SNIC
SUPR
SNIC SUPR
GOGPOP- genomes of grampositive opportunistic pathogens, part 2
Dnr:

SNIC 2017/7-423

Type:

SNAC Small

Principal Investigator:

Magnus Rasmussen

Affiliation:

Lunds universitet

Start Date:

2018-01-15

End Date:

2019-04-01

Primary Classification:

30109: Microbiology in the medical area

Allocation

Abstract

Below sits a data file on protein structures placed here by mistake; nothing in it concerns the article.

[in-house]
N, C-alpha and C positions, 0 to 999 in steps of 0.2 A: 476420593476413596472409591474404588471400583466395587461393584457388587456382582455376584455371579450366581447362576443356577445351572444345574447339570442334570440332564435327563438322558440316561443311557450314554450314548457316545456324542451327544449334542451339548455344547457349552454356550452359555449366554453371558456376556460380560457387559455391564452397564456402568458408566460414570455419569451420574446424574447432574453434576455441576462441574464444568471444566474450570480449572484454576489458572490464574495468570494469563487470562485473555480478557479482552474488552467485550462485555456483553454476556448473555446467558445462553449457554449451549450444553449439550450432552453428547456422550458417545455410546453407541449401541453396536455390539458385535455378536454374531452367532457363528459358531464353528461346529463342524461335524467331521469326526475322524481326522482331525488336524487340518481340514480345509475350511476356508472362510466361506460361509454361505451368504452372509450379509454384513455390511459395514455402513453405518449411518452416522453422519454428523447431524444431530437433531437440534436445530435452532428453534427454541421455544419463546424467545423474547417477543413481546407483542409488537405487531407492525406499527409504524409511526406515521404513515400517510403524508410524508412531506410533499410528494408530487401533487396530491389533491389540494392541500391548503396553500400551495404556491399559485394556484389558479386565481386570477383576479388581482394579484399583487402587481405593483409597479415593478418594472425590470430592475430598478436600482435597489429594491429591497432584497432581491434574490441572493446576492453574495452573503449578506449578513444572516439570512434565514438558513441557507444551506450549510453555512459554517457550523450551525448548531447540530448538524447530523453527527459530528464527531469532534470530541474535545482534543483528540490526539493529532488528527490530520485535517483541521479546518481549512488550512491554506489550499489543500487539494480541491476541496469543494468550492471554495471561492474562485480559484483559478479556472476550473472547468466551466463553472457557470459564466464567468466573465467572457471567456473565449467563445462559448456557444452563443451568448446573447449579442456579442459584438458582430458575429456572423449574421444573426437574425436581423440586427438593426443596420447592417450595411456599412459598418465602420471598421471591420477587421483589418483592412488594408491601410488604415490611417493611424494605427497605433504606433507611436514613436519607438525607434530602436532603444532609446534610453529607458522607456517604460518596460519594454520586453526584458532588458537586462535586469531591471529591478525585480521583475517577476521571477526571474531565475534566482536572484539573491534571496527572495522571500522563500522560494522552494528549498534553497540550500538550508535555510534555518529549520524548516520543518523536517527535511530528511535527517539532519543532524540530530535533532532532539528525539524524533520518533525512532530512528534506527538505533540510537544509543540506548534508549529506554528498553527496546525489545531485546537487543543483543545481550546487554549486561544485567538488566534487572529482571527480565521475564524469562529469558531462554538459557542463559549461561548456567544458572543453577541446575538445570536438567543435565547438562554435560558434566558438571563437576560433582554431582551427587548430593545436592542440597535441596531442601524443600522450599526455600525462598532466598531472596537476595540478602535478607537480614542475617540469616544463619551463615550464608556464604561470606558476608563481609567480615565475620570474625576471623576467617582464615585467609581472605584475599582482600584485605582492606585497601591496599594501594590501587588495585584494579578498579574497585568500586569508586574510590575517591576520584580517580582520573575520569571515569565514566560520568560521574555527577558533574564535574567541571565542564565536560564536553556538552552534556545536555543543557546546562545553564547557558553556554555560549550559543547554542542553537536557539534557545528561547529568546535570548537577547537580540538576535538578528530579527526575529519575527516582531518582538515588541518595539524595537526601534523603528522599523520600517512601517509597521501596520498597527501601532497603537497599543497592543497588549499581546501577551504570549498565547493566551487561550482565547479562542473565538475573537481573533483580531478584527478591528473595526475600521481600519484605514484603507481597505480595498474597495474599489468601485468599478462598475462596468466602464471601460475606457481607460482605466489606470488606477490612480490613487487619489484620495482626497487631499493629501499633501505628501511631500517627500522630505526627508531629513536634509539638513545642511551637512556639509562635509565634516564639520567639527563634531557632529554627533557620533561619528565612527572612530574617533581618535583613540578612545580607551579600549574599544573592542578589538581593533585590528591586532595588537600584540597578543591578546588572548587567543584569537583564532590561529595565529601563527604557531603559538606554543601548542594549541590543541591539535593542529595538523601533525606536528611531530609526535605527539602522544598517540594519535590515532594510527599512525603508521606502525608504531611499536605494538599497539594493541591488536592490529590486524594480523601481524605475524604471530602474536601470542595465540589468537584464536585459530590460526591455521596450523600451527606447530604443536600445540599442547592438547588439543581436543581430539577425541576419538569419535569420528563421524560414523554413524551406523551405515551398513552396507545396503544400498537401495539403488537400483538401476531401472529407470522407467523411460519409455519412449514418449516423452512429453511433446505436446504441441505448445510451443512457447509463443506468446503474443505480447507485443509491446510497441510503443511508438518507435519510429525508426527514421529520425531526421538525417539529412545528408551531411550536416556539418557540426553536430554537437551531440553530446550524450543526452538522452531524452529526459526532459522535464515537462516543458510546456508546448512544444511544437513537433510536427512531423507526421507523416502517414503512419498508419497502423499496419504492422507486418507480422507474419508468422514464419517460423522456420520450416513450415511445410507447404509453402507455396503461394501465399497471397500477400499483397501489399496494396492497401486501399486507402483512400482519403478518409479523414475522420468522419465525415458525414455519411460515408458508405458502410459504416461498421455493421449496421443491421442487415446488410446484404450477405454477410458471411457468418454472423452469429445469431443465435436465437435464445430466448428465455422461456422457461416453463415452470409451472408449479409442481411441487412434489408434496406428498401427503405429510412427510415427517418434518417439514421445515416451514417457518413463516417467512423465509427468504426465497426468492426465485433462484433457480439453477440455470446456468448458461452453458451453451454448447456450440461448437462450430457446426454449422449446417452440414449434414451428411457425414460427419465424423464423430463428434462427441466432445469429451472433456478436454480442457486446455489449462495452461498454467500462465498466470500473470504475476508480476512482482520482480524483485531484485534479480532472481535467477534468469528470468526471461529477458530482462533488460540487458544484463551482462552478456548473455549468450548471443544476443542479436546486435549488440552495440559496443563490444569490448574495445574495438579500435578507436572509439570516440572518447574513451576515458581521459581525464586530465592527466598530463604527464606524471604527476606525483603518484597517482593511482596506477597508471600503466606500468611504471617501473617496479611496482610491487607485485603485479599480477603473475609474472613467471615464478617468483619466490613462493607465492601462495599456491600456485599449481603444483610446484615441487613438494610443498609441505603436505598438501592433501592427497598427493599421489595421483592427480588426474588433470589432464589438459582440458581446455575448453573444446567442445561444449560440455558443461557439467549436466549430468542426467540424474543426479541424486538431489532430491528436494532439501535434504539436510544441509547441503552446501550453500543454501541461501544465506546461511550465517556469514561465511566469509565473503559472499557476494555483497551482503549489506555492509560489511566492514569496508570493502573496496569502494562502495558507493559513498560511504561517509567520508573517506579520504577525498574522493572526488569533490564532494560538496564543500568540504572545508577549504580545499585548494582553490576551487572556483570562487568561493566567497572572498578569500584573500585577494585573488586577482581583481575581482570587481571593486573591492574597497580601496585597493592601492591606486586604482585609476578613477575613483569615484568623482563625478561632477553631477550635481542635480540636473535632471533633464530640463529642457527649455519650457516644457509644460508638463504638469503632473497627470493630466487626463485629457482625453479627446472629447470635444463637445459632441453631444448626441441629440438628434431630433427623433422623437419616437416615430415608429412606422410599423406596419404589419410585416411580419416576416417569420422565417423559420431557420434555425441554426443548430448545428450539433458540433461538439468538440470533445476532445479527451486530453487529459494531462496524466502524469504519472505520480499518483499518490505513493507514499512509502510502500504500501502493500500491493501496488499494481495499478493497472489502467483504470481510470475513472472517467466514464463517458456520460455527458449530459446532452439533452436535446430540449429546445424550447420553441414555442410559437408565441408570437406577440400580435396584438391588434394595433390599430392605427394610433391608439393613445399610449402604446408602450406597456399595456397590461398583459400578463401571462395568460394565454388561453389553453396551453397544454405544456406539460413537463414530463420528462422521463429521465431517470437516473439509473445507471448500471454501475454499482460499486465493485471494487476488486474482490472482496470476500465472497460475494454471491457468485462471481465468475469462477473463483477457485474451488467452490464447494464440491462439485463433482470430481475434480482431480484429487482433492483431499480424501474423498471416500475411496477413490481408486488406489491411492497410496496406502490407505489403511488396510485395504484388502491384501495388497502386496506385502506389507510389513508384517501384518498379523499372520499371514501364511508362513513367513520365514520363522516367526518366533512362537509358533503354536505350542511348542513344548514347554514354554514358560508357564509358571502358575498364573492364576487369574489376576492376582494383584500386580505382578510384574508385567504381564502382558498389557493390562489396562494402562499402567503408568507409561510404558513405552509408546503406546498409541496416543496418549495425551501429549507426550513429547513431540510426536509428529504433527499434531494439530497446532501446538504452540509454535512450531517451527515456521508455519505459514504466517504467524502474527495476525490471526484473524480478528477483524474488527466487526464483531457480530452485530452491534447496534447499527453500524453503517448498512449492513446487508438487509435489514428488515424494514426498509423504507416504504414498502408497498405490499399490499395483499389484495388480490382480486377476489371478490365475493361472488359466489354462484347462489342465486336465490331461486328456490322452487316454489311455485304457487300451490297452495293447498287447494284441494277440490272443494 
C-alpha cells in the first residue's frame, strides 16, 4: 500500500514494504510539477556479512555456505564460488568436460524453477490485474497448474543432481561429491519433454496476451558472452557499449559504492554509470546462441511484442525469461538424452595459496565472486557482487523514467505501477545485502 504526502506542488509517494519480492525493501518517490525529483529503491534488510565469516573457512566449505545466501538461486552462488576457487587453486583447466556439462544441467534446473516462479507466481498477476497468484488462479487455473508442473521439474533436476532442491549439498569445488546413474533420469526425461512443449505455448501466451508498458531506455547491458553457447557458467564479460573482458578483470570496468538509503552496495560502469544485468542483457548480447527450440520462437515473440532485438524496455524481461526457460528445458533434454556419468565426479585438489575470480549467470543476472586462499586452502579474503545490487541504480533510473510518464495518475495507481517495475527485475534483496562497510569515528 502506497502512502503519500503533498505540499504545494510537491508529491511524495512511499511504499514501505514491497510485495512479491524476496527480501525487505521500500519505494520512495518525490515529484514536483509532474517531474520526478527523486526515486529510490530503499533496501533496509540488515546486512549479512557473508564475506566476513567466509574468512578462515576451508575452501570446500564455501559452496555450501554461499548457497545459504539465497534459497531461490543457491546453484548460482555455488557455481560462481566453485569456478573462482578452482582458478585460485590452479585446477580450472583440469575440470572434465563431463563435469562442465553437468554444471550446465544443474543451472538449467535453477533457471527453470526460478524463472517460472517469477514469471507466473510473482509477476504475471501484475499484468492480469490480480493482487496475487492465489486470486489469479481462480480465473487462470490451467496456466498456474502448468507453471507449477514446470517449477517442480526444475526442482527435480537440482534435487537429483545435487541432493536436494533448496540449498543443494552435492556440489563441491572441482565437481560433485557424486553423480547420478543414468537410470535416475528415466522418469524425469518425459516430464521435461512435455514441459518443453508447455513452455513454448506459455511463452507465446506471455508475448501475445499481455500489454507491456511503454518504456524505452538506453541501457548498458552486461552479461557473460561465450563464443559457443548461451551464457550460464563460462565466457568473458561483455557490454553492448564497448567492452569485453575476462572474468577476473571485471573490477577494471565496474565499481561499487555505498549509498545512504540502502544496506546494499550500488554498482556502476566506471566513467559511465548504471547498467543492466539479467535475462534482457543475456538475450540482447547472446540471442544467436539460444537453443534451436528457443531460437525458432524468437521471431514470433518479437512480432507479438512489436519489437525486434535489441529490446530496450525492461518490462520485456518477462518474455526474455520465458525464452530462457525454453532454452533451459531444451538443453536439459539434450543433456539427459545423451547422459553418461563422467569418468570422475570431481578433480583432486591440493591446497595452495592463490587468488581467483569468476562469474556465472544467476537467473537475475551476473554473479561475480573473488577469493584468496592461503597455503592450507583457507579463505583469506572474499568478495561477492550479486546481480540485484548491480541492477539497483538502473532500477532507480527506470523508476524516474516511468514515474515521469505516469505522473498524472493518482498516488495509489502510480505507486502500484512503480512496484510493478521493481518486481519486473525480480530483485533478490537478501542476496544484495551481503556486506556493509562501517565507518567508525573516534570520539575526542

We apply for a SNAC small UPPMAX 2017 project, including transfer of the data from the current project file on Milou to the new project file. All data that is left on the /proj/b2017045 is considered as “active”. We will apply for UPPMAX Storage 2017. In our application for the UPPNEX-project we have had, we mentioned three different projects. We have finalized the first project, which involved a proteomic and genetic analysis of a pathogen called Aerococcus urinae. This work is currently being prepared for submission to an international biomedical journal. The two other projects (described in detail below) have not been finalized yet, although some progress has been made. Project 1. We have studied the molecular epidemiology of severe infections with Streptococcus dysgalactiae, which is an emerging human pathogen. We have shown that bacteremia with S. dysgalactiae has a tendency to recur. We have bacteria isolated from blood of the same patient from different episodes and these isolates have been typed by sequencing of the emm gene encoding the M protein. A type denoted StG643 was found to be a common cause of bacteremia both in patients with a single and with multiple episodes. We have whole genome sequenced 24 bacteremia-isolates of S. dysgalactiae type StG643 (Illumina HiSeq 2500, paired-end 125 bp reads) from patients with two episodes and also from patients with single episodes. This enables us to determine if the isolates from the same patient are clonally related despite that the two episodes sometimes were separated more than one year apart. This analysis will also allow us to study the effect on pathogen evolution over time during colonization and dissemination of a given human host. Project 2. A clinically important group of anaerobic bacteria is the Gram-positive anaerobic cocci (GPAC), which comprise several different species. Many of the GPAC bacteria are included in the intestinal microbiome. They cause, for instance, wound infections and in some cases also bacteremia (blood stream infections). The mechanisms through which GPAC cause disease are not well described, although some work has previously been done on one species, Finegoldia magna, and its surface proteins. We have prepared samples from 20 bacterial isolates belonging to six different bacterial genera in the GPAC group (Peptoniphilus, Parvimonas, Anaerococcus, Finegoldia, Ruminococcus and Atopobium) and will soon generate whole genome sequences with NGS-technique (Illumina sequencing). We will analyze the genomes in search for potential virulence factors, such as genes encoding surface proteins with a so-called LPXTG motif. Other potential virulence genes will also be searched for. Also, the antibiotic susceptibility of the GPAC remains poorly studied. The slow growth of GPAC bacteria and their requirement for anaerobic cultivation conditions makes antimicrobial susceptibility testing (AST) difficult. Recently, WGS-based AST have been evaluated with promising results for some bacterial species. Our second aim with this study is to investigate if GPAC bacteria possess resistance genes and if whole genome sequences predict AST results.